War is not pretty. There are movies and video games that attempt to make light of war, something it is not. People’s lives are changed forever by war, and not just by those involved directly in the fighting.

There are the civilians who are impacted greatly as their towns are bombed and destroyed. Supply chains are interrupted and they have no food or supplies. When the war is over, the survivors are left to clean up the devastation left behind.

And it continues today. News today gets us information much more quickly than before. We also get to hear both sides of the story. Those who are winning, as well as those who had been previously forgotten by what war does to countries and communities.

I think of my grandfather, who fought on the front lines and how he suffered nightmares for years after he came home from WWII. Still today he cannot share much of what he saw. His family was impacted greatly as he sought ways in which to cope with these things that still eat away at him.

Today they have a name for this. They call it Post-Traumatic Stress Disorder. We hear it from doctors who work with soldiers who come back from Afghanistan or Iraq, places where they face intense threats to their own lives and may be forced to take the lives of another human being in order to save their own, or the lives of their fellow troopers.

Yet sometimes war is necessary. Hitler was set on one thing. Ruling the world and cleansing it of what he saw as a place full of inferior nations and races. He had to be stopped and there was only one way that could happen.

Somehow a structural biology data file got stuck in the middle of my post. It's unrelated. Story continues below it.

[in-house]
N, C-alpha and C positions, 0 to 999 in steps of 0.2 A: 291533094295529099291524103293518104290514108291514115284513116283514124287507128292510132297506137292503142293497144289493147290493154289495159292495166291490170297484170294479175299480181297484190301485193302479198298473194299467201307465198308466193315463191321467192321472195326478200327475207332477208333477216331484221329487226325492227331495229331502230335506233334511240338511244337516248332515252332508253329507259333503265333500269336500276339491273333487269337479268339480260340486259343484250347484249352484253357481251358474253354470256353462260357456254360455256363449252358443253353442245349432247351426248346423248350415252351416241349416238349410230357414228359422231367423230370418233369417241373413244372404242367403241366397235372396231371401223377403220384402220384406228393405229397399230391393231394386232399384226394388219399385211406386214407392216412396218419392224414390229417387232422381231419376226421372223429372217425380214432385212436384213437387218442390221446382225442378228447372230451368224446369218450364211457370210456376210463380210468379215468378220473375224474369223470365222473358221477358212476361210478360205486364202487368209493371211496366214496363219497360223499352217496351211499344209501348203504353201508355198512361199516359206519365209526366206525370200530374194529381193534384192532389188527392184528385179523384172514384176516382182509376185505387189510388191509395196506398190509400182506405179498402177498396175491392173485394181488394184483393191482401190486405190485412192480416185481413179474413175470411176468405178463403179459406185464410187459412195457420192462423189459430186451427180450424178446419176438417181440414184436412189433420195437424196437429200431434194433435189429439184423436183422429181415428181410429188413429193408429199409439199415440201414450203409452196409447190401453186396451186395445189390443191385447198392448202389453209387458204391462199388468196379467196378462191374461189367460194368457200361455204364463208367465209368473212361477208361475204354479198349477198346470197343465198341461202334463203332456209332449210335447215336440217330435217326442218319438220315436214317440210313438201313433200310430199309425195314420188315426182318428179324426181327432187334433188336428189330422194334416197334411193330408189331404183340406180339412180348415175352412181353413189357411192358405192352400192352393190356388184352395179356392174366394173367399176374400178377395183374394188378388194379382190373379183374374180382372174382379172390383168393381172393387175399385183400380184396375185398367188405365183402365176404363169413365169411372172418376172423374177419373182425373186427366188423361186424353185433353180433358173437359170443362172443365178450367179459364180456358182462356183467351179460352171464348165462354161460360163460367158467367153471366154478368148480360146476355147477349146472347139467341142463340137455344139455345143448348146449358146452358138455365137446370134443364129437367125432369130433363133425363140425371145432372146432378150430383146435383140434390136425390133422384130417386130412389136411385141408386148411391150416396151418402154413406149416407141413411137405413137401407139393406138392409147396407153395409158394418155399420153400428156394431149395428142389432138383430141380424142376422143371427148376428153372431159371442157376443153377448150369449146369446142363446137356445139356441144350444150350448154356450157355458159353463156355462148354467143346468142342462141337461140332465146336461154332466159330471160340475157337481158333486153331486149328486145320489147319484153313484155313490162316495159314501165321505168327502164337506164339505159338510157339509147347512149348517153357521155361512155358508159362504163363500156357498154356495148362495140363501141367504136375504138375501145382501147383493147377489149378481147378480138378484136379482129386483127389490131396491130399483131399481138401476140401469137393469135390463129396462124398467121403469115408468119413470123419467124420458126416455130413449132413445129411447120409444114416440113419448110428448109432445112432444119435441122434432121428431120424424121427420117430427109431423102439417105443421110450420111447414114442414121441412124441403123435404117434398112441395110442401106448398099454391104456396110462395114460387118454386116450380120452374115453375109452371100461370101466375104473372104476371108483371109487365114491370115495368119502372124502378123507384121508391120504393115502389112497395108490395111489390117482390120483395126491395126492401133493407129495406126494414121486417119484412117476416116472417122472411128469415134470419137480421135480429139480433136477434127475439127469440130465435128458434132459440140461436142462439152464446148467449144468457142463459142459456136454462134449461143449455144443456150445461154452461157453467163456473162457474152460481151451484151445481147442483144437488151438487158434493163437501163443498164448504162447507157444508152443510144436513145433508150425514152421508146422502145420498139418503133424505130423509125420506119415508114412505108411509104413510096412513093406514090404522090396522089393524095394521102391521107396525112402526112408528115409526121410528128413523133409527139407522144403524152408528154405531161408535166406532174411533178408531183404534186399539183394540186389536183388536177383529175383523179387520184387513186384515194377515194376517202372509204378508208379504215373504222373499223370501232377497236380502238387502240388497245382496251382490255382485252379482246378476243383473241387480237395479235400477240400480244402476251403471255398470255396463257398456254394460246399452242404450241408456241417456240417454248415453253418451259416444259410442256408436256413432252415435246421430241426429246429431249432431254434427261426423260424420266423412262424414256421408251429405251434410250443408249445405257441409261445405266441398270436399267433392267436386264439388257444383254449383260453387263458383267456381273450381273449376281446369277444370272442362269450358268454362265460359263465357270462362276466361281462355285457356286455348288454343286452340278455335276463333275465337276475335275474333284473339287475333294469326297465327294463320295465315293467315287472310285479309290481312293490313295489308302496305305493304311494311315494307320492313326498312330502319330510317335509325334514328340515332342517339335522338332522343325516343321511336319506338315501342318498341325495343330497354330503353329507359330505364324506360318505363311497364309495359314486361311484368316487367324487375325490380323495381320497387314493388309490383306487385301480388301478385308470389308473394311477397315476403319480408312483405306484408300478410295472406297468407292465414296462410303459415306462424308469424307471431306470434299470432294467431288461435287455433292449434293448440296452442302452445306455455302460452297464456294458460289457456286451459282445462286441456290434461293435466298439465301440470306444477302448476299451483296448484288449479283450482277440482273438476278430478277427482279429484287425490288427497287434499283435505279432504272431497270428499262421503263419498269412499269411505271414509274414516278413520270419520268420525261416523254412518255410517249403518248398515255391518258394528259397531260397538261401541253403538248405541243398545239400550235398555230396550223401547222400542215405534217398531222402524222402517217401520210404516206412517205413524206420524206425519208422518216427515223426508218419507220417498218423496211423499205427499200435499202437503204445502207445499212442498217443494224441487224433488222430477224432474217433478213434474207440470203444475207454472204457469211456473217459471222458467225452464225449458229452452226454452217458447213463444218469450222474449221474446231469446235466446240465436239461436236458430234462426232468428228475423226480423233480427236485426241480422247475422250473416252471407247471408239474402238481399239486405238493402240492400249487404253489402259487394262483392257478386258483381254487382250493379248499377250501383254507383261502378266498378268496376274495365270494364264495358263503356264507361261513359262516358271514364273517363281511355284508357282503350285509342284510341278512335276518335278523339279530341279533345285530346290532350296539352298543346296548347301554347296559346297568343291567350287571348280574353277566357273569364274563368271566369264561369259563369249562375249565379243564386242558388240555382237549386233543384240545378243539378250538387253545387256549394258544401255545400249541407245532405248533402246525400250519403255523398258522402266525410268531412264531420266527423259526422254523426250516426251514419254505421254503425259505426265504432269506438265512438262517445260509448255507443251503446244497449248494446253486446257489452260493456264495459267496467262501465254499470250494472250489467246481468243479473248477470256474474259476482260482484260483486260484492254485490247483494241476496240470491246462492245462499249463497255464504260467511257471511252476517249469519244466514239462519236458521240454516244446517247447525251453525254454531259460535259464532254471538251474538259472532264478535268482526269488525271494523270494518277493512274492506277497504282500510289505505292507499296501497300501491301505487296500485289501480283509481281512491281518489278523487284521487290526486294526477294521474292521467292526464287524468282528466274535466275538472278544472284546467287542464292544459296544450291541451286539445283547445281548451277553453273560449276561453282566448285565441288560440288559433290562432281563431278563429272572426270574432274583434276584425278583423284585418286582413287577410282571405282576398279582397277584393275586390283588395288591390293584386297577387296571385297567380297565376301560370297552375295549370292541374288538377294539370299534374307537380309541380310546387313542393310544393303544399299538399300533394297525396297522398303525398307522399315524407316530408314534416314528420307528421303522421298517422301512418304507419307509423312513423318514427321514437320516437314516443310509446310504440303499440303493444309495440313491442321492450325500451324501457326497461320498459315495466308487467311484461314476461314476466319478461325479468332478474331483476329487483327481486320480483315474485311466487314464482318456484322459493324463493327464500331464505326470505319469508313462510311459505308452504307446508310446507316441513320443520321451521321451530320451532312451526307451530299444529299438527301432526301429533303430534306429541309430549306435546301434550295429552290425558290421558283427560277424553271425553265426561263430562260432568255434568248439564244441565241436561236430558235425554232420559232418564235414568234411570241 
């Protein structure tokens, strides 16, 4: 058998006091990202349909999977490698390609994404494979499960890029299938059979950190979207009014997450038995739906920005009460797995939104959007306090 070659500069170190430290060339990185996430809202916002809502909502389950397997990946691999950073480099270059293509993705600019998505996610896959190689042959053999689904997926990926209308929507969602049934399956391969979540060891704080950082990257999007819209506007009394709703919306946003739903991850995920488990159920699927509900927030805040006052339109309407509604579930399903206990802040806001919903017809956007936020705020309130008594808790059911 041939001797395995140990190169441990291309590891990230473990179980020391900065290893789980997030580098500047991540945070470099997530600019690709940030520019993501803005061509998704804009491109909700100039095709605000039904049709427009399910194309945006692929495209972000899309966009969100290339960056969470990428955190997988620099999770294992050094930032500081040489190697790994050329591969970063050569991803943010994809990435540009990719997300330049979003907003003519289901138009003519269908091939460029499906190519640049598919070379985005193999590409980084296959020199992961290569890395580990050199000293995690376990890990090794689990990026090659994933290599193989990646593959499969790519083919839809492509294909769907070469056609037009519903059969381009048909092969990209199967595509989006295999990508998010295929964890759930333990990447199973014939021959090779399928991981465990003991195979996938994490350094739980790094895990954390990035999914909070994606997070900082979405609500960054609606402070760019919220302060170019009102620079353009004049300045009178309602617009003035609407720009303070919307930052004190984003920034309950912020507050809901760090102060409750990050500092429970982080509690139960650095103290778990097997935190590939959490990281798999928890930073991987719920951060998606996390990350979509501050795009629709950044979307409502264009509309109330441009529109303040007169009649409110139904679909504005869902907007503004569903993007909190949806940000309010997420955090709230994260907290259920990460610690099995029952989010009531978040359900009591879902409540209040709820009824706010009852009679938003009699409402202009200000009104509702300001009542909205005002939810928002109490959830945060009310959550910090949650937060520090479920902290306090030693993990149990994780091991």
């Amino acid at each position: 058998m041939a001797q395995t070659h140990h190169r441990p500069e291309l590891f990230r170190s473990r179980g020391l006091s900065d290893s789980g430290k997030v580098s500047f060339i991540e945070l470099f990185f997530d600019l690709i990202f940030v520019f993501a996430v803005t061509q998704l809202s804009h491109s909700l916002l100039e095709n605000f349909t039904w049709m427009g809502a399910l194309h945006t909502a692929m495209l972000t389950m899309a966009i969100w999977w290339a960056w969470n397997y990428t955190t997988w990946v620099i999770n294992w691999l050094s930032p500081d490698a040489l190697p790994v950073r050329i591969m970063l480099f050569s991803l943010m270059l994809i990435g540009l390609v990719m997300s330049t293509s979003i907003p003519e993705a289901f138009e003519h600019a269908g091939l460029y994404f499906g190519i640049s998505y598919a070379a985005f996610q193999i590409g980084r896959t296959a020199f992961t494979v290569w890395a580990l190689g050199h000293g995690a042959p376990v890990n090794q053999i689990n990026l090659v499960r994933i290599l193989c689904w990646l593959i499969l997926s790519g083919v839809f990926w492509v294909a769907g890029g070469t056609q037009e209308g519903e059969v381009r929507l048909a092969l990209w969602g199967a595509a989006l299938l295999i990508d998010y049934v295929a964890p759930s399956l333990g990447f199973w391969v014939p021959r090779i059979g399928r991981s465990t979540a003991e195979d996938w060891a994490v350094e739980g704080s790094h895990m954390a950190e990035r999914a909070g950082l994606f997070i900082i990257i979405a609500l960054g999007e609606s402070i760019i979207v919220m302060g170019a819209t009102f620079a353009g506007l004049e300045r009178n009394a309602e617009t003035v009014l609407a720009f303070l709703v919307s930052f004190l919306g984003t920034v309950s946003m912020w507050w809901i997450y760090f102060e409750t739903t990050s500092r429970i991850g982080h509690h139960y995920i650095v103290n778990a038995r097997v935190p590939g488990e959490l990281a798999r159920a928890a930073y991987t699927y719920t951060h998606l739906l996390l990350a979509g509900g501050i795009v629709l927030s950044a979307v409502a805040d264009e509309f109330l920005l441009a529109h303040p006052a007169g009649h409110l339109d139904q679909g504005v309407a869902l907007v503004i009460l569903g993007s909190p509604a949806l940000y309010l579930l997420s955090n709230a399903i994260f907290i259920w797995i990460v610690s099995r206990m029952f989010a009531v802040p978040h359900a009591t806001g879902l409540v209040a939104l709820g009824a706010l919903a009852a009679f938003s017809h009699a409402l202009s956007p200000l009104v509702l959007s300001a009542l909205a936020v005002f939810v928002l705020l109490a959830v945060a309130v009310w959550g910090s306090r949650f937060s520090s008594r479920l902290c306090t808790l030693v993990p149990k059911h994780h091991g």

So people have, and continue to fight for the freedom of those who are unjustly treated. Today, and for much of the week, there will be services honouring those brave men and women who put their lives on the line for what they feel is right.

People fight for what they feel is right all the time. People challenged Jesus because he was taking on what they believe, what they had held onto as “right” in their lives. But Jesus challenged them back. He fought for those who were unjustly treated. He challenged the leaders, telling them what they were doing, how they were acting, how they were treating people. He told them they were doing it wrong.

And people’s lives were changed. People joined him, they followed him, and most importantly they learned from him what it means to be a child of God. To be a person who loves others, and to treat them in the same way we ourselves want to be treated.

Our war heroes are ones who fought for this. They fought for those who were being unjustly treated in the world, and they continue to do so. Evil exists in this world, and we do what we can to limit its influence.

God’s plan for the world is a world of love and justice for all. Where people live freely and with equality. A world nothing like we see today. And we as faithful followers of Jesus Christ are part of this plan. We stand up to those who mistreat others, those who seek to oppress the weak for their own gain. We stand up to those in leadership who say their way is the right way because this is how things are done, when it’s not really the way it should be.

Because of the work of our veterans and all those who valiantly gave their lives so that we may live in freedom today, we are still able to fight for what is right. The battle does indeed rage on, and as faithful people who allow Jesus Christ to come into us, and change us, making us into something new for his cause, we are part of his army, fighting the evil of this world.

Because people are still challenging Jesus to his face, trying to negate what he has done, what he has taught, and because they still challenge him, we are being challenged too.

As children of God, with the promise of resurrection and life everlasting, we too must stand up and face our challengers. We must stand up for peace and justice, to show people the love of God so we all may be part of God’s great kingdom.

Thanks be to God for those who fought for freedom and justice all over the world, and continue to do so today so that we too might fight for what’s right in and share the love of God with all we meet.